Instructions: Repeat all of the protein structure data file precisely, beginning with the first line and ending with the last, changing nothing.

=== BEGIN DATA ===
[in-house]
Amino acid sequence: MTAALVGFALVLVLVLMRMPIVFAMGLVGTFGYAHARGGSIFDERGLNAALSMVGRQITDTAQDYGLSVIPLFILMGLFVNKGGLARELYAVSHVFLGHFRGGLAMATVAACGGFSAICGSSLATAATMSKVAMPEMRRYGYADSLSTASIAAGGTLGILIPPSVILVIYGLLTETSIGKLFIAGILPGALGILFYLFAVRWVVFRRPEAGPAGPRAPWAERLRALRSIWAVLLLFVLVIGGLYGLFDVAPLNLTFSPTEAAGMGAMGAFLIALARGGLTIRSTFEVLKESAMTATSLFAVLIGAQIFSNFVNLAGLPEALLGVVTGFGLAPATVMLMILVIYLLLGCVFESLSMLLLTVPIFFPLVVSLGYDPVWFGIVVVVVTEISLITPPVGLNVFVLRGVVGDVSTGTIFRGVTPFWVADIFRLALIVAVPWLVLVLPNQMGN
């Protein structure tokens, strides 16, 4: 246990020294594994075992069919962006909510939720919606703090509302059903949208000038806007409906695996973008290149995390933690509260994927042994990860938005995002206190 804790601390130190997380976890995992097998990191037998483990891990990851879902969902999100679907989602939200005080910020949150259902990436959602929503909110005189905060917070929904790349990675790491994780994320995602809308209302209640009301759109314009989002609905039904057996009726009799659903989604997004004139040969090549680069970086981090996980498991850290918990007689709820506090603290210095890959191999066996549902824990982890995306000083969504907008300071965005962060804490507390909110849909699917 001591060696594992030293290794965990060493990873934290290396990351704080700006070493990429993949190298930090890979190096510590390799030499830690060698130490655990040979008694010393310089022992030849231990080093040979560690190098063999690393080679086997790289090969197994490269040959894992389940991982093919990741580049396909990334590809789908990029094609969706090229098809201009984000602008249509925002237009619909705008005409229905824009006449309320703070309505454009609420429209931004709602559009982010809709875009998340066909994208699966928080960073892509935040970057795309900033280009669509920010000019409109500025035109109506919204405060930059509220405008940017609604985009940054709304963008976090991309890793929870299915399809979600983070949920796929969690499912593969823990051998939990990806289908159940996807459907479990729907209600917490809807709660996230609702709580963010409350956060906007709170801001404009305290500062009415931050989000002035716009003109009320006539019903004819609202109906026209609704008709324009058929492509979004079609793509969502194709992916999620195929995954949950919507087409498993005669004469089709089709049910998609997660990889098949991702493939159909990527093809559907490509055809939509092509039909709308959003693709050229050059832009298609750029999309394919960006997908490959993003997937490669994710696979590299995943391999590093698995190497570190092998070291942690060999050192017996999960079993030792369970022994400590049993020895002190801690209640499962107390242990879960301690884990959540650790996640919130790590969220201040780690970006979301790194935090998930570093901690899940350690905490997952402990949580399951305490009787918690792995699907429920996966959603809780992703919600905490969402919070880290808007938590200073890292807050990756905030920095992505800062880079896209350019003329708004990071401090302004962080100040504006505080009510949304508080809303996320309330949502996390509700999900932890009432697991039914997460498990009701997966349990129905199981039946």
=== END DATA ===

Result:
[in-house]
Amino acid sequence: MTAALVGFALVLVLVLMRMPIVFAMGLVGTFGYAHARGGSIFDERGLNAALSMVGRQITDTAQDYGLSVIPLFILMGLFVNKGGLARELYAVSHVFLGHFRGGLAMATVAACGGFSAICGSSLATAATMSKVAMPEMRRYGYADSLSTASIAAGGTLGILIPPSVILVIYGLLTETSIGKLFIAGILPGALGILFYLFAVRWVVFRRPEAGPAGPRAPWAERLRALRSIWAVLLLFVLVIGGLYGLFDVAPLNLTFSPTEAAGMGAMGAFLIALARGGLTIRSTFEVLKESAMTATSLFAVLIGAQIFSNFVNLAGLPEALLGVVTGFGLAPATVMLMILVIYLLLGCVFESLSMLLLTVPIFFPLVVSLGYDPVWFGIVVVVVTEISLITPPVGLNVFVLRGVVGDVSTGTIFRGVTPFWVADIFRLALIVAVPWLVLVLPNQMGN
């Protein structure tokens, strides 16, 4: 246990020294594994075992069919962006909510939720919606703090509302059903949208000038806007409906695996973008290149995390933690509260994927042994990860938005995002206190 804790601390130190997380976890995992097998990191037998483990891990990851879902969902999100679907989602939200005080910020949150259902990436959602929503909110005189905060917070929904790349990675790491994780994320995602809308209302209640009301759109314009989002609905039904057996009726009799659903989604997004004139040969090549680069970086981090996980498991850290918990007689709820506090603290210095890959191999066996549902824990982890995306000083969504907008300071965005962060804490507390909110849909699917 001591060696594992030293290794965990060493990873934290290396990351704080700006070493990429993949190298930090890979190096510590390799030499830690060698130490655990040979008694010393310089022992030849231990080093040979560690190098063999690393080679086997790289090969197994490269040959894992389940991982093919990741580049396909990334590809789908990029094609969706090229098809201009984000602008249509925002237009619909705008005409229905824009006449309320703070309505454009609420429209931004709602559009982010809709875009998340066909994208699966928080960073892509935040970057795309900033280009669509920010000019409109500025035109109506919204405060930059509220405008940017609604985009940054709304963008976090991309890793929870299915399809979600983070949920796929969690499912593969823990051998939990990806289908159940996807459907479990729907209600917490809807709660996230609702709580963010409350956060906007709170801001404009305290500062009415931050989000002035716009003109009320006539019903004819609202109906026209609704008709324009058929492509979004079609793509969502194709992916999620195929995954949950919507087409498993005669004469089709089709049910998609997660990889098949991702493939159909990527093809559907490509055809939509092509039909709308959003693709050229050059832009298609750029999309394919960006997908490959993003997937490669994710696979590299995943391999590093698995190497570190092998070291942690060999050192017996999960079993030792369970022994400590049993020895002190801690209640499962107390242990879960301690884990959540650790996640919130790590969220201040780690970006979301790194935090998930570093901690899940350690905490997952402990949580399951305490009787918690792995699907429920996966959603809780992703919600905490969402919070880290808007938590200073890292807050990756905030920095992505800062880079896209350019003329708004990071401090302004962080100040504006505080009510949304508080809303996320309330949502996390509700999900932890009432697991039914997460498990009701997966349990129905199981039946």